SOUTH HADLEY – At a recent South Hadley board meeting, the town’s credit committee touched on what might have seemed a boring topic: liability insurance.
But the rise in insurance premiums the committee questioned indicates an urgent problem facing cities and towns across the state: potential cyber attacks from hackers seeking to lock down municipal data in order to extract ransom. Such “ransomware” attacks have reached “pandemic” levels, some experts have warned, as municipalities grapple with the growing likelihood that their systems will be the next to be breached by hackers.
“It’s really not a reflection on South Hadley,” said city administrator Michael Sullivan in an interview, noting that the city has stepped up its cybersecurity insurance coverage, doubling premiums to 32 $ 000 per year. “It’s a reflection on where we are in America right now.”
Cyber security isn’t the only reason South Hadley’s liability insurance costs have increased; the cost of police compensation has also increased for municipalities, Sullivan said. But when it comes to preparing for the possibility of getting hacked, South Hadley is far from alone. Municipalities in the region are trying to improve their own cybersecurity as hackers become more daring and sophisticated.
“Incidents of hacking, breaches, attacks, it’s just on the rise,” said Geoffrey Beckwith, executive director and CEO of the Massachusetts Municipal Association. These attacks are not just happening in Massachusetts, but around the world, he said.
Given this reality, some municipalities have increased their cybersecurity insurance – if they can. Beckwith said many insurance companies have withdrawn the cybersecurity coverage options they offer, given the dramatically increased risk of being hacked. Other cities and towns are making significant efforts to update their digital infrastructure and training to prevent attacks from happening in the first place.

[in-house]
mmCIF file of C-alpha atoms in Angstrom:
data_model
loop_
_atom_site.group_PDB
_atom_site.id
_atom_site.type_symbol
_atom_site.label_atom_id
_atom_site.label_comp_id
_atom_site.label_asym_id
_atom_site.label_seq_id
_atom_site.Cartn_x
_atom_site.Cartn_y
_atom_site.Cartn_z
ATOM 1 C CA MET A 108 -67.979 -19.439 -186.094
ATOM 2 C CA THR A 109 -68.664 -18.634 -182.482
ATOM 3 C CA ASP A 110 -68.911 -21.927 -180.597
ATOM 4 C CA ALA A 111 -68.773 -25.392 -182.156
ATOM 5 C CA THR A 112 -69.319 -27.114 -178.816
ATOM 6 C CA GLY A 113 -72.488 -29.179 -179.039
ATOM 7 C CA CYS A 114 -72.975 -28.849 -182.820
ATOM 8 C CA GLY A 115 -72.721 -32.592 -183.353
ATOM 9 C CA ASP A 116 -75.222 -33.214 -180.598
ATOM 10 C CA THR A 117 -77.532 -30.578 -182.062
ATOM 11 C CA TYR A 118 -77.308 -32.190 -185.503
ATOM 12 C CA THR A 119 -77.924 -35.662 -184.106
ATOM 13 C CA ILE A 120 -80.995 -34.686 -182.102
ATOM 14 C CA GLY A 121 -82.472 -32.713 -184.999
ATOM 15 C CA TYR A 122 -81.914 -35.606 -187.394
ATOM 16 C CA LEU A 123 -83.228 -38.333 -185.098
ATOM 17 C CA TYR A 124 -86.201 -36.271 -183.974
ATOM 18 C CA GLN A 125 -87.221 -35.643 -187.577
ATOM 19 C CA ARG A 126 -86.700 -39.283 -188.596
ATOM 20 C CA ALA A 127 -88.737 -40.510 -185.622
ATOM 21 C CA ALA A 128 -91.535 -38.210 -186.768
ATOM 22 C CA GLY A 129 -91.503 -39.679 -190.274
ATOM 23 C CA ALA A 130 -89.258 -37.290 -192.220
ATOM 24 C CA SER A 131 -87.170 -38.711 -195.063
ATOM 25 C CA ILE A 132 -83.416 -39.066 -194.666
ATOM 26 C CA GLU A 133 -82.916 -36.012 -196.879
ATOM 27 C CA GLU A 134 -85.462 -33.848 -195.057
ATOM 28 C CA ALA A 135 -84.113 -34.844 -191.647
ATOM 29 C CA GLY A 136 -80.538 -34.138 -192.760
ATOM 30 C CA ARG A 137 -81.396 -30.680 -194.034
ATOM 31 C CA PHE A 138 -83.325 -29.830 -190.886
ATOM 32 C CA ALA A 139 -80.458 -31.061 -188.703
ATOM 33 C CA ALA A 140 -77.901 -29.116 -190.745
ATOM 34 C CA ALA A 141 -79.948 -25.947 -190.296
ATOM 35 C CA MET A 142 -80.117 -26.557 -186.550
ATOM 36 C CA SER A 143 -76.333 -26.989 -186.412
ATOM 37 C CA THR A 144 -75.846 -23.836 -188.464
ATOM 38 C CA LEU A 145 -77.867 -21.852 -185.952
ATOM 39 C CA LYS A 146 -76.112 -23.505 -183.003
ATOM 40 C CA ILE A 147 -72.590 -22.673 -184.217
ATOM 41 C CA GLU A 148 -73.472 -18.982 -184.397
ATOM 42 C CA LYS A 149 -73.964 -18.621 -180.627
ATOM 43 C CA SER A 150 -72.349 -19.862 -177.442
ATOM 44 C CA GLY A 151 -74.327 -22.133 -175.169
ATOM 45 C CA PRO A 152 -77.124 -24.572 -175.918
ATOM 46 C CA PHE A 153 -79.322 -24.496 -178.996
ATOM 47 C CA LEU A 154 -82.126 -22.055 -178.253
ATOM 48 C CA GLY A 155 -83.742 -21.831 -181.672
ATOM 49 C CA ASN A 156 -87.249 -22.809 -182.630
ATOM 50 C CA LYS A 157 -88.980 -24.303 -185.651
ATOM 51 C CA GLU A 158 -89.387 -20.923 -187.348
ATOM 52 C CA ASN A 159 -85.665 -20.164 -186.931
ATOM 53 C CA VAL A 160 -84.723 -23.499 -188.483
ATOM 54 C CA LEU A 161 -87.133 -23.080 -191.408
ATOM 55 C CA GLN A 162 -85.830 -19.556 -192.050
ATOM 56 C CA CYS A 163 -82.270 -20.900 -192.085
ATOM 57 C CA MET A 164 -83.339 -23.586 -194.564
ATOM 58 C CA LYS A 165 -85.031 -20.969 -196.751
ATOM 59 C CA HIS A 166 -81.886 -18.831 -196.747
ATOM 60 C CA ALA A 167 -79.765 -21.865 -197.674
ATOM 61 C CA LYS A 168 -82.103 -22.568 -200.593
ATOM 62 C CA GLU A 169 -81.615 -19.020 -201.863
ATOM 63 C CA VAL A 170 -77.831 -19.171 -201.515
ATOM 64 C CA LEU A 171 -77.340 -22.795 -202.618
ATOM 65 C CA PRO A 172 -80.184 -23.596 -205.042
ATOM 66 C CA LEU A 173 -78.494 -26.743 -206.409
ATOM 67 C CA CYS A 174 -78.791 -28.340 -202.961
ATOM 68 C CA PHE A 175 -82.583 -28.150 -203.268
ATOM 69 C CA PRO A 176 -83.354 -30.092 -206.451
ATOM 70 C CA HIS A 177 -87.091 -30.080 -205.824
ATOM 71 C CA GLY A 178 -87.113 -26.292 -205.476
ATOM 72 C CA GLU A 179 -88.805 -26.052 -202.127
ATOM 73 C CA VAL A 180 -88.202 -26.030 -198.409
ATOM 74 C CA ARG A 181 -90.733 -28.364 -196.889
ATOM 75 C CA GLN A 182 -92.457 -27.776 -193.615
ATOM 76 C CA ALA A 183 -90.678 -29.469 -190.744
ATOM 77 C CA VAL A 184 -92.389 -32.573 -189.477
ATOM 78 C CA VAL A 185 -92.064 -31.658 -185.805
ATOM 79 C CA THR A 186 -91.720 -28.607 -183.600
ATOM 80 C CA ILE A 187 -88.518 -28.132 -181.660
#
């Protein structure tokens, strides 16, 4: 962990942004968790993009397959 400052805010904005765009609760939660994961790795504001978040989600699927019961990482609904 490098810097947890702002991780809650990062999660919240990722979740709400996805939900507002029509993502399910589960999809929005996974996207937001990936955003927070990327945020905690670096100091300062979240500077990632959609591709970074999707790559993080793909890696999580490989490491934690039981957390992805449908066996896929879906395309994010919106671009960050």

In Easthampton, the city is doing both, expanding its insurance coverage but also investing in patching vulnerabilities by updating its hardware and software. Mayor Nicole LaChapelle said the city’s digital infrastructure is just as important as what people generally think of as “infrastructure” – the city’s roads and what lies below – but doesn’t get as much attention.
“Funding for these systems is woefully inadequate,” said LaChapelle.
She said the city will spend hundreds of thousands of dollars over the next five years to upgrade all of its systems. This work is vitally important, she added.
On Monday, in the basement of Easthampton’s municipal building, city technical staff stood in front of some of the servers the city uses to store data. Karin Moyano Camihort, the city’s IT director, explained that officials determined what needs to be renovated in order to provide better service to the city’s residents – see their water consumption when they pay their bills online, for example example – and to fight against cyber attacks.
“It costs money,” Moyano Camihort said. “But the cost of an attack is much higher.”
And these attacks are much more common than you might think for municipalities, said Noah DuBoff, the city’s IT technician.